Critics have attacked the Bank for printing money and ignoring inflation, which is unfair. The Bank had to provide support to the economy and the financial system during the pandemic. With the overnight rate starting at only 1.75%, QE was likely necessary to provide additional monetary stimulus. And, the early stages of the acceleration of inflation did not come from domestic sources. Most economists thought the supply chain disruptions would be temporary/transitory. 

However, the Bank was too complacent about the sustained strength of demand growth and its potential inflationary consequences. I think it was evident by last Fall that the economic recovery was strong, that labour markets were tightening, that demand was going to be sustained and that price pressures warranted at least starting to rebalance monetary policy. Indeed, headline inflation was over 4 per cent and core inflation was over 3 per cent in September 2021 and was trending rapidly higher, but it took until March 2022 for the Bank of Canada to deliver its first hike. 

I think the Bank might have gotten trapped by their forward guidance. They were promising financial markets that they would not raise rates until the second half of this year. They didn’t want to deviate from this despite the evidence of prices rising. I also think they kept hoping that the inflation from the supply chains would abate. In January 2022, they threw in the towel and ended forward guidance. In March, they hiked a quarter point. In April, they hiked half a point. In June, they hiked half a point. Markets expect a three quarters of a percentage point increase on July 13th taking the overnight rate to 2.25 per cent.

There have been attacks on the competency and the independence of the Bank of Canada. In my opinion, this is incredibility unfair. Much of the recent inflation has come from the supply side, which is beyond the bank’s control. I think it is fair to argue that as demand remained strong, it waited too long to start tightening policy, but that isn’t a matter of competency. It is a judgement call that the Bank got wrong. It happens.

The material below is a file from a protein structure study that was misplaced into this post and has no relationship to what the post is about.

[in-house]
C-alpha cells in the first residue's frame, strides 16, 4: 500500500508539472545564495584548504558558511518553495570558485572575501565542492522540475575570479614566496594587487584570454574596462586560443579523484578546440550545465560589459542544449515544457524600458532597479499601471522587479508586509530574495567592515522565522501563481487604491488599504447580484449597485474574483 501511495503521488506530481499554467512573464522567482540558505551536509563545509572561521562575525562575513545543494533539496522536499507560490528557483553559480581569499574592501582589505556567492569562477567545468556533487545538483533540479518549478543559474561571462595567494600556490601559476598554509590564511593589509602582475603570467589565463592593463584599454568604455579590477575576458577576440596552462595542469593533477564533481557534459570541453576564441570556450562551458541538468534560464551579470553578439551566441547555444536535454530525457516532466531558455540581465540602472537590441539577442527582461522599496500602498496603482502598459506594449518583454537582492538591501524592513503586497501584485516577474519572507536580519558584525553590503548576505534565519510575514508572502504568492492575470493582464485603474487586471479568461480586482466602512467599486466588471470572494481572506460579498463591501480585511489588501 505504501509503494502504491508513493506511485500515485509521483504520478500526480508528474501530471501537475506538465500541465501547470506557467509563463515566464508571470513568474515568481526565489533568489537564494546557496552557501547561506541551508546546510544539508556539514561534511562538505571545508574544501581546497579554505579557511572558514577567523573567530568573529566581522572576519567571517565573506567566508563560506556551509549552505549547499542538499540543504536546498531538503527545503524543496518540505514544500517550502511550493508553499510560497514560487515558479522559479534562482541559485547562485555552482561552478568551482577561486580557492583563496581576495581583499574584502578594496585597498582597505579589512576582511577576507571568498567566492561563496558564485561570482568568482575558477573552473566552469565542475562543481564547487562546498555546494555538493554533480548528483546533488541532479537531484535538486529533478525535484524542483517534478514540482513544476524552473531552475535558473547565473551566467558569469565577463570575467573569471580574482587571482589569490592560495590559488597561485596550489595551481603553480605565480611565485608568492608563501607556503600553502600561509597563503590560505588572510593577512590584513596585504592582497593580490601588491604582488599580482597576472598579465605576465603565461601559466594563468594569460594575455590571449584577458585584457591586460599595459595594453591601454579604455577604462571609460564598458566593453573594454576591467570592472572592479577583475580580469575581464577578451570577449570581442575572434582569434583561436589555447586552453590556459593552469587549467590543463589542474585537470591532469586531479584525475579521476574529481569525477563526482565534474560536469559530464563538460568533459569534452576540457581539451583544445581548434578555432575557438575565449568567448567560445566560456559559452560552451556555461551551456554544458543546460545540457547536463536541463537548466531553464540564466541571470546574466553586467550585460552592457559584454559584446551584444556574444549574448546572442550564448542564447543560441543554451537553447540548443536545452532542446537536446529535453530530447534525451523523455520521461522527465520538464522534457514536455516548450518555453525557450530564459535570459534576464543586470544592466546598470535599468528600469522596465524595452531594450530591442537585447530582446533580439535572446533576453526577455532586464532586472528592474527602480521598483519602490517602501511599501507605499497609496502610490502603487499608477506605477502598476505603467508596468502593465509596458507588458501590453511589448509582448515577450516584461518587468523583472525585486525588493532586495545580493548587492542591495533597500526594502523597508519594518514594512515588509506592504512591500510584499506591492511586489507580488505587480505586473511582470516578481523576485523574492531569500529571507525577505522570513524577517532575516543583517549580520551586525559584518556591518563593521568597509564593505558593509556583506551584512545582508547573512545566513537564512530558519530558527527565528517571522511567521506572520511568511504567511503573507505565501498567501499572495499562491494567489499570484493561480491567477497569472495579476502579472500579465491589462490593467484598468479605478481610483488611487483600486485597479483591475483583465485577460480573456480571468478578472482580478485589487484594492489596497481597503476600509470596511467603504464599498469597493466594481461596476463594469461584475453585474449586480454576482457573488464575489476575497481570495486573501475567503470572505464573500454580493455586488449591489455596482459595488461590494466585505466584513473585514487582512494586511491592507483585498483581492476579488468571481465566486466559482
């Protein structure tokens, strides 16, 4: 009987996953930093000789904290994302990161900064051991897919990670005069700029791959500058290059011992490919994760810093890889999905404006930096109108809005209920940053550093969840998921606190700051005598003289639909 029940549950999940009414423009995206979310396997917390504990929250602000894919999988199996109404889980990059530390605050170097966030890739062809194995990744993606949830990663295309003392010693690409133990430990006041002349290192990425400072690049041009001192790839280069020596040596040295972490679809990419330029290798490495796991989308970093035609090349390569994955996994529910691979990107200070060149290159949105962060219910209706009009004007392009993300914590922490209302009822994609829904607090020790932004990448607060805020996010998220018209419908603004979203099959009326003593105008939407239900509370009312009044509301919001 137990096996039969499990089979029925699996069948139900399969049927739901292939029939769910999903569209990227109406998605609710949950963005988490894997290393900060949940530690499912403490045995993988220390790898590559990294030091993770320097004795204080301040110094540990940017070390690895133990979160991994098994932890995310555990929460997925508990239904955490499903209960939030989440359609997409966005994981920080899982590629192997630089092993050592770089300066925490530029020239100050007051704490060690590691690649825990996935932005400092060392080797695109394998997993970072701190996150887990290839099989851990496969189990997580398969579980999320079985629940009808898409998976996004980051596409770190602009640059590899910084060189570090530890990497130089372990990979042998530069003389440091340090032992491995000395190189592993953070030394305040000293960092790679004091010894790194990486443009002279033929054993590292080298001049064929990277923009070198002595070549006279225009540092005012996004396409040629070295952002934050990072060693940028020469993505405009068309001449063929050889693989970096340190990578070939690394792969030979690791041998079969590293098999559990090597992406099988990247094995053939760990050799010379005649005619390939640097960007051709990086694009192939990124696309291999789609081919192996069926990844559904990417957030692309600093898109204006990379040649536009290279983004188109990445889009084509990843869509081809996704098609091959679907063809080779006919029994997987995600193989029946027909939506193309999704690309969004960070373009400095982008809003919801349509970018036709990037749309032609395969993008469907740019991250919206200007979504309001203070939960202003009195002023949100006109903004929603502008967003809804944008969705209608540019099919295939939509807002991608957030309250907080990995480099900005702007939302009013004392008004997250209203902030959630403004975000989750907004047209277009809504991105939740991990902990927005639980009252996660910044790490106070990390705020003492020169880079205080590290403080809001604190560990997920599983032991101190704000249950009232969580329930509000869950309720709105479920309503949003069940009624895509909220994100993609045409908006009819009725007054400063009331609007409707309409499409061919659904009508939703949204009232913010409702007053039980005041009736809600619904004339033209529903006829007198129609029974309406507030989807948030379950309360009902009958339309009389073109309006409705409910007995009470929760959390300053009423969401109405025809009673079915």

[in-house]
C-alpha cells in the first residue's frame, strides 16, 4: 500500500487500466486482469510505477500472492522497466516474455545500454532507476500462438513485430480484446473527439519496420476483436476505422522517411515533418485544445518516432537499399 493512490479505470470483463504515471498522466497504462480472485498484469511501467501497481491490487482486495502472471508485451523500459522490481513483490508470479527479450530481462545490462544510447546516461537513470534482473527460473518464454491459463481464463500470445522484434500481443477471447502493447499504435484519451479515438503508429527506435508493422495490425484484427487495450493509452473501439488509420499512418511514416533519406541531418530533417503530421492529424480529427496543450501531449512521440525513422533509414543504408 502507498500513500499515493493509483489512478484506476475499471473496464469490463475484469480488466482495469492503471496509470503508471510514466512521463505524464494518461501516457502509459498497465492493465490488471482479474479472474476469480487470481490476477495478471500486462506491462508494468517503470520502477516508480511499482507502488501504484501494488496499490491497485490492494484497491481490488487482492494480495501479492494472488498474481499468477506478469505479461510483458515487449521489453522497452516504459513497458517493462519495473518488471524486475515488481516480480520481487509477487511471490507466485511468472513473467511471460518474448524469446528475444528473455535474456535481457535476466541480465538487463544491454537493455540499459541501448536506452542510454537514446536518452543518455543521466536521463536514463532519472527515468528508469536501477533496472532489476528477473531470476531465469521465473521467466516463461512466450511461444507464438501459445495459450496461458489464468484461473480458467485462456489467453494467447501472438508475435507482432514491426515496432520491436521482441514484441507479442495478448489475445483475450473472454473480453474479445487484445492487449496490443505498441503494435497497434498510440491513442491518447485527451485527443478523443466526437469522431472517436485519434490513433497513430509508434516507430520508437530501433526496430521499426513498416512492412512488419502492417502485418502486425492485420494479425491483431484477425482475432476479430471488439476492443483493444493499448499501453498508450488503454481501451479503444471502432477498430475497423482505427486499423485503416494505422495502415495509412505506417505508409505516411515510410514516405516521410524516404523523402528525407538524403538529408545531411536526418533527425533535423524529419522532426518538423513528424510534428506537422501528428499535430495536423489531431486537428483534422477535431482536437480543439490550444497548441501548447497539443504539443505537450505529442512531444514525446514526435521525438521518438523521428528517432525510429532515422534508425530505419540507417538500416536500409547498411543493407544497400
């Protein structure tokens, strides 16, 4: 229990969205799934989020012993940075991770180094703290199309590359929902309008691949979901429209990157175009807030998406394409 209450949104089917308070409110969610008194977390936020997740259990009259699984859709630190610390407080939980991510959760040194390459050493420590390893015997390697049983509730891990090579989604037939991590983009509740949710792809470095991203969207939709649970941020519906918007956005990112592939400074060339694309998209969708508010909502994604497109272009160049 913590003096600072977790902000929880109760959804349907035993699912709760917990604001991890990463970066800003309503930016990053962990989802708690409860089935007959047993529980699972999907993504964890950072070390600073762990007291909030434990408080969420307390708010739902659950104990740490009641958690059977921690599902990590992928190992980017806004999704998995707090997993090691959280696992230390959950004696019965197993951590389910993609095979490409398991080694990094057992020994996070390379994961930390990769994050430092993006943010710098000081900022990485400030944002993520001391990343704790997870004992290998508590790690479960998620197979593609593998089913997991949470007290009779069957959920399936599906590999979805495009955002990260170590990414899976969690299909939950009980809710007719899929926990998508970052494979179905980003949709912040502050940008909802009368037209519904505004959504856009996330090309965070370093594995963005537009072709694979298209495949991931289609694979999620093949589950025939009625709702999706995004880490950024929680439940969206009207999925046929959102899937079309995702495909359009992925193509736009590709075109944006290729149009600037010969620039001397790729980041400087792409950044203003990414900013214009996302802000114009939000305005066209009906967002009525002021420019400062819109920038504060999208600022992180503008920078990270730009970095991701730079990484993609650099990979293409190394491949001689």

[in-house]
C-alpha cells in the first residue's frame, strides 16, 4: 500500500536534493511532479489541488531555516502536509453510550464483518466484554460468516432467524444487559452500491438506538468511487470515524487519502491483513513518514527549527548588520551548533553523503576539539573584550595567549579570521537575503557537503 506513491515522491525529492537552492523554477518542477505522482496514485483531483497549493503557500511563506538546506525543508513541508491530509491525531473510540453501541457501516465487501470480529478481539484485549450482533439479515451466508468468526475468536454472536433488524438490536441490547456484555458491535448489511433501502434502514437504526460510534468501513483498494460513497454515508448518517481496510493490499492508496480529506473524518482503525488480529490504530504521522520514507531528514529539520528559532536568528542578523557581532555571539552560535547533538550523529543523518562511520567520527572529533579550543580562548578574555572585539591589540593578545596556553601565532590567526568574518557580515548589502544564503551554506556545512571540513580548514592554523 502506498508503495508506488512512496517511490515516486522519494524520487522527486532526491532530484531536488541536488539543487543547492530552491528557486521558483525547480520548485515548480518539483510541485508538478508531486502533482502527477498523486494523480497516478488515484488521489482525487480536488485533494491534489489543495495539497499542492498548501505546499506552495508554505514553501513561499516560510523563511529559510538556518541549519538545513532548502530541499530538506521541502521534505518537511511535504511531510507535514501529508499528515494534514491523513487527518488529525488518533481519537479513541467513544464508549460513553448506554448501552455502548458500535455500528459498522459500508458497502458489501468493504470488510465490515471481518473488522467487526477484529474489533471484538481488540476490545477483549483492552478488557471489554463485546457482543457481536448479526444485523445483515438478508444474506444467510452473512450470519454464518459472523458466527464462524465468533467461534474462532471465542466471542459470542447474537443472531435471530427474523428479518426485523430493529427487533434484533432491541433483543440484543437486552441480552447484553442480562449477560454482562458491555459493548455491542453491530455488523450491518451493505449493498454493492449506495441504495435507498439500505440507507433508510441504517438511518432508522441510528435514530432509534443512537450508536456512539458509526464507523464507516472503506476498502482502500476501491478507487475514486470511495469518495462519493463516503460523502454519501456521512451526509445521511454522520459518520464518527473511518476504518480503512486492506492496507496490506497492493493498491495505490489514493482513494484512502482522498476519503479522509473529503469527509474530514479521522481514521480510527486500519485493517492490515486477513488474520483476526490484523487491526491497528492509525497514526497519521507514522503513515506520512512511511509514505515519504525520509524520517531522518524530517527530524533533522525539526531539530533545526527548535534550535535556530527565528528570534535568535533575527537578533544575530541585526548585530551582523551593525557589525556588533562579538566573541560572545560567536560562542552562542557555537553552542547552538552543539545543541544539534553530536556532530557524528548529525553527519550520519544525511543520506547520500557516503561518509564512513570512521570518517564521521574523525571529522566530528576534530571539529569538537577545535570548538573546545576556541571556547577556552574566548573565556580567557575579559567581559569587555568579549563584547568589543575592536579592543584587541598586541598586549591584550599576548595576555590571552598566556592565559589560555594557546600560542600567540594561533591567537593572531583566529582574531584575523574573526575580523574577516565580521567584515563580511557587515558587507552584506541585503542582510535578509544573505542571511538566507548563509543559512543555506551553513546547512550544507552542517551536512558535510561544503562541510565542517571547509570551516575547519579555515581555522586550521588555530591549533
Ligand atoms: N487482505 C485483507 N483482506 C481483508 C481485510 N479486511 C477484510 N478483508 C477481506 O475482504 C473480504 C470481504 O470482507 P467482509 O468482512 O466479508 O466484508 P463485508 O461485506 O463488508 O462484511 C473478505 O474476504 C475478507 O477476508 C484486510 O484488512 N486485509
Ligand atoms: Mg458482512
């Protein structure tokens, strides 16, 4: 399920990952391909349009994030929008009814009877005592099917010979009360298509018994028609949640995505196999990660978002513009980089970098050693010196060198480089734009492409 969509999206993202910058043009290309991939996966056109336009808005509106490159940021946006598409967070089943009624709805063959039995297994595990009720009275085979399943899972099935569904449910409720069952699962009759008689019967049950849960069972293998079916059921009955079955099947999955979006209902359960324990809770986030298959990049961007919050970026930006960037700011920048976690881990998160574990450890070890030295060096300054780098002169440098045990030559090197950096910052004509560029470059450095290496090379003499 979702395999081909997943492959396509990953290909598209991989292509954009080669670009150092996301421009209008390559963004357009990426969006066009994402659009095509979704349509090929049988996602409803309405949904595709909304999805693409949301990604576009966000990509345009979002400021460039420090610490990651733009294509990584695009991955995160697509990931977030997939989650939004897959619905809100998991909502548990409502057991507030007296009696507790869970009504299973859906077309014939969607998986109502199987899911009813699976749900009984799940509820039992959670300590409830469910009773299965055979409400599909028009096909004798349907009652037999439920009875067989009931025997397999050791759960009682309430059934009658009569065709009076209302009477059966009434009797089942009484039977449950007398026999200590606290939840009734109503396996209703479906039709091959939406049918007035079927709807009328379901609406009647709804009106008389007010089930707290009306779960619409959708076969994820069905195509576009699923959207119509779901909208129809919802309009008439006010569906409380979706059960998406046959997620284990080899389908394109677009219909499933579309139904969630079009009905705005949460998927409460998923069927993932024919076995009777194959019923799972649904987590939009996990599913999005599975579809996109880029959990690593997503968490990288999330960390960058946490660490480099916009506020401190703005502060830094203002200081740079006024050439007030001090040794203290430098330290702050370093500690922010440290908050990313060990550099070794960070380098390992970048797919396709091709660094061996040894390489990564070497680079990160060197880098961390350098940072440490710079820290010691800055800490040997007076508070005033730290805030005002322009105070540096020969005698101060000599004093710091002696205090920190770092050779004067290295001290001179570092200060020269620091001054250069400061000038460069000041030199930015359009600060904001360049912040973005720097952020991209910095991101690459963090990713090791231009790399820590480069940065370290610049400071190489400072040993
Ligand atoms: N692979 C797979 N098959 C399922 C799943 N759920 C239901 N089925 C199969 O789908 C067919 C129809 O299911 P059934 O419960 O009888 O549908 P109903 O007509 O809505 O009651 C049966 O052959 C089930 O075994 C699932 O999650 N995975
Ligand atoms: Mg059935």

Where will inflation go from here?

Inflation is expected to peak this summer and is not expected to reach double digits. The central bank rate hikes are expected to have an impact on interest rate sensitive segments of the economy quite quickly. Indeed, Canadian residential real estate is already cooling down rapidly, and a price correction is highly likely. A lot of consumer spending is tied to housing related purchases, and this will show up in retail spending. The economy should also experience slower economic growth in the coming quarters. Exports will soften as US economic growth weakens and business investment will be curtailed as firms become more conservative with their capital spending plans. Recession talk will be rampant, and this will weigh on consumer and business confidence as well as spending. All of this should lead demand-side price pressures to gradually wane. The supply-side is more challenging to predict. China’s lockdowns have passed and the initial shock of the war in Ukraine has occurred. This should allow supply chain pressures to diminish. Slowing global growth could also take pressure off global supply chains.  This doesn’t mean that the current inflation shock will disappear quickly, but it should peak and then gradually diminish over the next couple of years. There is another scenario. One where inflation goes away quickly, but that is one where there is a recession. An economic contraction deals with inflation fast, as the drop in demand causes firms to go from raising prices to cutting prices.

Categories: Canadian Inflation, E-Sight, Economics